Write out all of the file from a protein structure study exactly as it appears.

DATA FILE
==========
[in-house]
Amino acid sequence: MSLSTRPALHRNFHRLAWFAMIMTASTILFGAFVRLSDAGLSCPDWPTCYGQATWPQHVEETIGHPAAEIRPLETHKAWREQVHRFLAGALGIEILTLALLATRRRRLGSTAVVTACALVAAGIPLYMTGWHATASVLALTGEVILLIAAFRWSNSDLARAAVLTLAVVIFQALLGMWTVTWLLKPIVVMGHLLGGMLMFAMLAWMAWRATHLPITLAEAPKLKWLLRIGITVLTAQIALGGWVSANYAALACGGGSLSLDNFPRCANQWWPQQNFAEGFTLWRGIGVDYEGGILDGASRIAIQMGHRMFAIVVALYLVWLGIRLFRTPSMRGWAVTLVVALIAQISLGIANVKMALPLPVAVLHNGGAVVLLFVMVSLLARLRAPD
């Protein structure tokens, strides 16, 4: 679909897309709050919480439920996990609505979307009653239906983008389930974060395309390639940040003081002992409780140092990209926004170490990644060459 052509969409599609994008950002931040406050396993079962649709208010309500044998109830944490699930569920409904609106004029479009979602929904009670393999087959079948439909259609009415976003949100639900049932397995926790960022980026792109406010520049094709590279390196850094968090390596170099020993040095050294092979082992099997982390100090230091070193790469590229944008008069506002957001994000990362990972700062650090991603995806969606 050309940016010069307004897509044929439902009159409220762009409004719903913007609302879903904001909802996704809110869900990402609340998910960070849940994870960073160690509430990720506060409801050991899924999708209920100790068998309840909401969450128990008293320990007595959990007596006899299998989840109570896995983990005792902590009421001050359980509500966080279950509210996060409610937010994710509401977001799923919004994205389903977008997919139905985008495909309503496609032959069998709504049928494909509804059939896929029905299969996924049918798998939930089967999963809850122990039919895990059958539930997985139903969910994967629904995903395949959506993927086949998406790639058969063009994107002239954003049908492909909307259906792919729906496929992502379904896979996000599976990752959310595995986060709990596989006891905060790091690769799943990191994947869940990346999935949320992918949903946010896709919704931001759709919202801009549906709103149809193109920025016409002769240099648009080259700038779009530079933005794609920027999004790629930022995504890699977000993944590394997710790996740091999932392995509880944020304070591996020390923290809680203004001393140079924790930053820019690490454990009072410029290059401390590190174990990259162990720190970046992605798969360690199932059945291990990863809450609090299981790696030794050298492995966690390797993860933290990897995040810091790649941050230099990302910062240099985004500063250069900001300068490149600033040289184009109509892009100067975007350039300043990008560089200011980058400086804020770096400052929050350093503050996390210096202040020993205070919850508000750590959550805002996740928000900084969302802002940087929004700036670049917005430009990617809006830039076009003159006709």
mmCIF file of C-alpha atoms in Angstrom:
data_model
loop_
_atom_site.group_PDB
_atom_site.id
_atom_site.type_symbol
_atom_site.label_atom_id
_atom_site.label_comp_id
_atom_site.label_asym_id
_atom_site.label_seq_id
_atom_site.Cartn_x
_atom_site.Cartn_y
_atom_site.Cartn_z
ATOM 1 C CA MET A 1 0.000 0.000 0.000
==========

[in-house]
Amino acid sequence: MSLSTRPALHRNFHRLAWFAMIMTASTILFGAFVRLSDAGLSCPDWPTCYGQATWPQHVEETIGHPAAEIRPLETHKAWREQVHRFLAGALGIEILTLALLATRRRRLGSTAVVTACALVAAGIPLYMTGWHATASVLALTGEVILLIAAFRWSNSDLARAAVLTLAVVIFQALLGMWTVTWLLKPIVVMGHLLGGMLMFAMLAWMAWRATHLPITLAEAPKLKWLLRIGITVLTAQIALGGWVSANYAALACGGGSLSLDNFPRCANQWWPQQNFAEGFTLWRGIGVDYEGGILDGASRIAIQMGHRMFAIVVALYLVWLGIRLFRTPSMRGWAVTLVVALIAQISLGIANVKMALPLPVAVLHNGGAVVLLFVMVSLLARLRAPD
């Protein structure tokens, strides 16, 4: 679909897309709050919480439920996990609505979307009653239906983008389930974060395309390639940040003081002992409780140092990209926004170490990644060459 052509969409599609994008950002931040406050396993079962649709208010309500044998109830944490699930569920409904609106004029479009979602929904009670393999087959079948439909259609009415976003949100639900049932397995926790960022980026792109406010520049094709590279390196850094968090390596170099020993040095050294092979082992099997982390100090230091070193790469590229944008008069506002957001994000990362990972700062650090991603995806969606 050309940016010069307004897509044929439902009159409220762009409004719903913007609302879903904001909802996704809110869900990402609340998910960070849940994870960073160690509430990720506060409801050991899924999708209920100790068998309840909401969450128990008293320990007595959990007596006899299998989840109570896995983990005792902590009421001050359980509500966080279950509210996060409610937010994710509401977001799923919004994205389903977008997919139905985008495909309503496609032959069998709504049928494909509804059939896929029905299969996924049918798998939930089967999963809850122990039919895990059958539930997985139903969910994967629904995903395949959506993927086949998406790639058969063009994107002239954003049908492909909307259906792919729906496929992502379904896979996000599976990752959310595995986060709990596989006891905060790091690769799943990191994947869940990346999935949320992918949903946010896709919704931001759709919202801009549906709103149809193109920025016409002769240099648009080259700038779009530079933005794609920027999004790629930022995504890699977000993944590394997710790996740091999932392995509880944020304070591996020390923290809680203004001393140079924790930053820019690490454990009072410029290059401390590190174990990259162990720190970046992605798969360690199932059945291990990863809450609090299981790696030794050298492995966690390797993860933290990897995040810091790649941050230099990302910062240099985004500063250069900001300068490149600033040289184009109509892009100067975007350039300043990008560089200011980058400086804020770096400052929050350093503050996390210096202040020993205070919850508000750590959550805002996740928000900084969302802002940087929004700036670049917005430009990617809006830039076009003159006709």
mmCIF file of C-alpha atoms in Angstrom:
data_model
loop_
_atom_site.group_PDB
_atom_site.id
_atom_site.type_symbol
_atom_site.label_atom_id
_atom_site.label_comp_id
_atom_site.label_asym_id
_atom_site.label_seq_id
_atom_site.Cartn_x
_atom_site.Cartn_y
_atom_site.Cartn_z
ATOM 1 C CA MET A 1 0.000 0.000 0.000